Arkansas Hospitals Association Health & Science Uncategorized

The Baldrige Way to Creating and Sustaining Excellence

By Brenda S. Grant, BSN, MBA, Chief Strategy Officer, CAMC Health System

With telemedicine as a focus in this issue of Arkansas Hospitals, I wondered about its possible connection with the Baldrige Excellence Framework. So I reached out to the senior leaders of two of our healthcare clients – Methodist Health System (Methodist) and Kindred Nursing and Rehabilitation Center-Mountain Valley (Mountain Valley) – for inspiration.

We all know how important and difficult it is to create excellence. After all of that hard work, wouldn’t it be nice if it were easy to sustain excellence…and if fixing a process one time would create lasting change? Instead, we often find that sustaining an improvement is just as – if not more – difficult as attention and focus shifts to other priorities now that a problem has been “solved.”

Yet, achieving excellence is just the beginning of the journey. Maintaining improvements while continuously looking for additional opportunities to improve requires a strategic approach to avoid the “one and done” mindset that can lead us to revert to the old way of doing things.

At the CAMC Health System in Charleston, West Virginia, we found our organizational performance accelerated as we became process driven. We rely on the Baldrige Performance Excellence Framework to guide us in creating a systems approach to process improvement for quality and safety. Integrating this framework throughout our organization led to development of our Leadership System, Enterprise Model, Performance Improvement System, Workforce System and Strategic Planning Process. Our strategy is to follow the Baldrige way to continuously improve.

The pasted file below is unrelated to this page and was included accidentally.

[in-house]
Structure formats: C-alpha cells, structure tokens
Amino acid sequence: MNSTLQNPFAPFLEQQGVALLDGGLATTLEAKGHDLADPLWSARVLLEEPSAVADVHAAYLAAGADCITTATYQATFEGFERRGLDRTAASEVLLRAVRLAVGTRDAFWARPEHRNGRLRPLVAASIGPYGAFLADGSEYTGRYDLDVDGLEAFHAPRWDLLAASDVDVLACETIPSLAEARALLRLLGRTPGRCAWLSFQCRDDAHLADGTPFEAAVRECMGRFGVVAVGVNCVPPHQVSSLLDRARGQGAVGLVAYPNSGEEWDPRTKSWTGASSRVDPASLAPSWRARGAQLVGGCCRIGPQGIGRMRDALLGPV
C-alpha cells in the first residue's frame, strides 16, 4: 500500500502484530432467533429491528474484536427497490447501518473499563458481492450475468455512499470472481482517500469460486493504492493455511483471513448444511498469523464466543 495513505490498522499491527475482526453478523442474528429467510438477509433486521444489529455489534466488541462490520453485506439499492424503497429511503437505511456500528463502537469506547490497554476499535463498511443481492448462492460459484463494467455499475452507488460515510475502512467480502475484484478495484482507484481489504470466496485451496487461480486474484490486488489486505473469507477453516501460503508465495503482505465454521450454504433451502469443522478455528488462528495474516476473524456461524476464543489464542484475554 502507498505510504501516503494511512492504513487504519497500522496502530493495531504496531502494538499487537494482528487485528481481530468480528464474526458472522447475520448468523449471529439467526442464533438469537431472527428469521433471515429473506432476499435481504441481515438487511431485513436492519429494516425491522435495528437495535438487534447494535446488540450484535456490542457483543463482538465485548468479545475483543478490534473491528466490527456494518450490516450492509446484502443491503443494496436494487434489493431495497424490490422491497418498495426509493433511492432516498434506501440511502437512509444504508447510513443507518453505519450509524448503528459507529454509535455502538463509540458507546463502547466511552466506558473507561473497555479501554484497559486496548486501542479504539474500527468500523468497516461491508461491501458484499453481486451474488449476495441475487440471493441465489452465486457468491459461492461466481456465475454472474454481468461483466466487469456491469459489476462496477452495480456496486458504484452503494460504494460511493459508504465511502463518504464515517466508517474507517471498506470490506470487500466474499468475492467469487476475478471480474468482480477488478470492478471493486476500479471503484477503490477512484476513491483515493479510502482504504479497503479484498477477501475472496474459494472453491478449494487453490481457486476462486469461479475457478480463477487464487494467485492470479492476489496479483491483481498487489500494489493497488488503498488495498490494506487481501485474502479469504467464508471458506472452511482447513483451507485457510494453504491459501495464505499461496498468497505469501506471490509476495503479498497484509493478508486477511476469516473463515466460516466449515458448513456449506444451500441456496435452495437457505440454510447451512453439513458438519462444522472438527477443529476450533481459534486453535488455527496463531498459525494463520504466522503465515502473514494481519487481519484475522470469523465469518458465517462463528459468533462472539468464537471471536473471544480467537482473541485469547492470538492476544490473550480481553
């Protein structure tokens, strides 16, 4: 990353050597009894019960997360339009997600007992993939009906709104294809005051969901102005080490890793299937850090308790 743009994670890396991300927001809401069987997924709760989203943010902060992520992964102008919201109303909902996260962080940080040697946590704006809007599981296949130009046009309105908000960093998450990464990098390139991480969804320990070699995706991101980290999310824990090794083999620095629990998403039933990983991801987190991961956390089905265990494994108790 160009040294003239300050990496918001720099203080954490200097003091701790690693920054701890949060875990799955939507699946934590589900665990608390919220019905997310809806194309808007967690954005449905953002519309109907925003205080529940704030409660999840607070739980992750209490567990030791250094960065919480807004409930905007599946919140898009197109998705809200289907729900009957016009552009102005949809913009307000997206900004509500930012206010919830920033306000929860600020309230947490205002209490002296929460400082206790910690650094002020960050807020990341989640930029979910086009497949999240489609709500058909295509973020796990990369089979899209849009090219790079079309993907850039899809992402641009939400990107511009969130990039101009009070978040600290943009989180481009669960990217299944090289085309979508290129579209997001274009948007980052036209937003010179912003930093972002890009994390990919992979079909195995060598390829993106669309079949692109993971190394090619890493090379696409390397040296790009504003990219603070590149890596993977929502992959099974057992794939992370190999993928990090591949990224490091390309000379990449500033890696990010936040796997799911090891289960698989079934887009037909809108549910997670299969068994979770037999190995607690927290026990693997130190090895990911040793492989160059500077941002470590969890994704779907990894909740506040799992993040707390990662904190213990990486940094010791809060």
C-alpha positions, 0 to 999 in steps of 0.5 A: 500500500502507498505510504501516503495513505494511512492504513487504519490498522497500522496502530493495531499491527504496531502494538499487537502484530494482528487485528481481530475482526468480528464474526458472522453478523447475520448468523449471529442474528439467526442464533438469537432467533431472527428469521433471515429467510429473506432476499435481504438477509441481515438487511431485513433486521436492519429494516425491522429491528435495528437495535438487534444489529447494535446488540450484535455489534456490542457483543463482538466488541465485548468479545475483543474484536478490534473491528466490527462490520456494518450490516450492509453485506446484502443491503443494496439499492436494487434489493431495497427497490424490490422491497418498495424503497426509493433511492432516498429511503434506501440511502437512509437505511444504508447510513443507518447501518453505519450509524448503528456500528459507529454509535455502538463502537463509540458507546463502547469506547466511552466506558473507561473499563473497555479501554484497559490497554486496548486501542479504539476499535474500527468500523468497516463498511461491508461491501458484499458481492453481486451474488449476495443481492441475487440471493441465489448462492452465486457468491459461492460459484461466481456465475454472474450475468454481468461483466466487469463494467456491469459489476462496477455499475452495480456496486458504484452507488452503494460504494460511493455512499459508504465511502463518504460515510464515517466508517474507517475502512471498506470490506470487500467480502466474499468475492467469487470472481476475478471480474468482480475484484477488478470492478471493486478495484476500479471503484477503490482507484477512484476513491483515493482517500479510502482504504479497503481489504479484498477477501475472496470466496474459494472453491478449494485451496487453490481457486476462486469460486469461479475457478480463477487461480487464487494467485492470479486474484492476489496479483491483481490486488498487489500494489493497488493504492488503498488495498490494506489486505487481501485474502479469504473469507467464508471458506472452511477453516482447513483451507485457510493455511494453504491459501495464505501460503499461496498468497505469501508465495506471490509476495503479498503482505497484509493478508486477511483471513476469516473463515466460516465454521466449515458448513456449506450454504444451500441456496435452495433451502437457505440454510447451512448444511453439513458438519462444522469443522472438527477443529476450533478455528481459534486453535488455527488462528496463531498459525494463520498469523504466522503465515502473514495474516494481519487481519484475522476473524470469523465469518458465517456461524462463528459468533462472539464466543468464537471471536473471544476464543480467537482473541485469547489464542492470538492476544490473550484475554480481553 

If your health care organization has not yet tried improving processes by committing to and applying the Baldrige Excellence Framework, we urge you to seriously consider doing so. This article will acquaint you with some of the Baldrige terminology and will show you how our system has innovated to achieve sustainable excellence. We hope you will be able to see how your hospital/system can do so, too.

Leadership System
Strategic Planning
According to a recent study from the Society for Healthcare Strategy and Market Development of the American Hospital Association, too many times, strategic planning is primarily top-down, with some limited input from middle and front-line managers. “When the plan is held in the arms of just a few, it’s difficult to sell downstream,” study authors comment. “That’s how we run into execution gaps, because people have not been brought into the process until after the plan is in place. They don’t know where you’re trying to go and how you’re going to get there. That can sometimes cause resistance, or it could just take you longer to get to your objectives.”

At CAMC, the epicenter of our approach is a fully-aligned and integrated strategic planning process that brings our corporate goals down to every department and to every employee. The outcome has been the true engagement of our workforce in improving performance!

So, how are these key systems used to build and sustain a workforce culture and mechanism to drive organizational excellence and high performance?

It Starts with Leadership
Our mission and vision form the foundation of the leadership system. Leaders in our organization must understand the key requirements of our patients and families and those of our key stakeholders (employees, physicians, partners and community).

They must then be able to do the work of leading: set direction, align and cascade goals, implement action plans, achieve the plan, mentor and develop people and change systems and structures.

In addition, our leaders cannot delegate the responsibilities of building commitment, motivating and resourcing, reviewing and adjusting, making change last, rewarding and recognizing and raising the bar.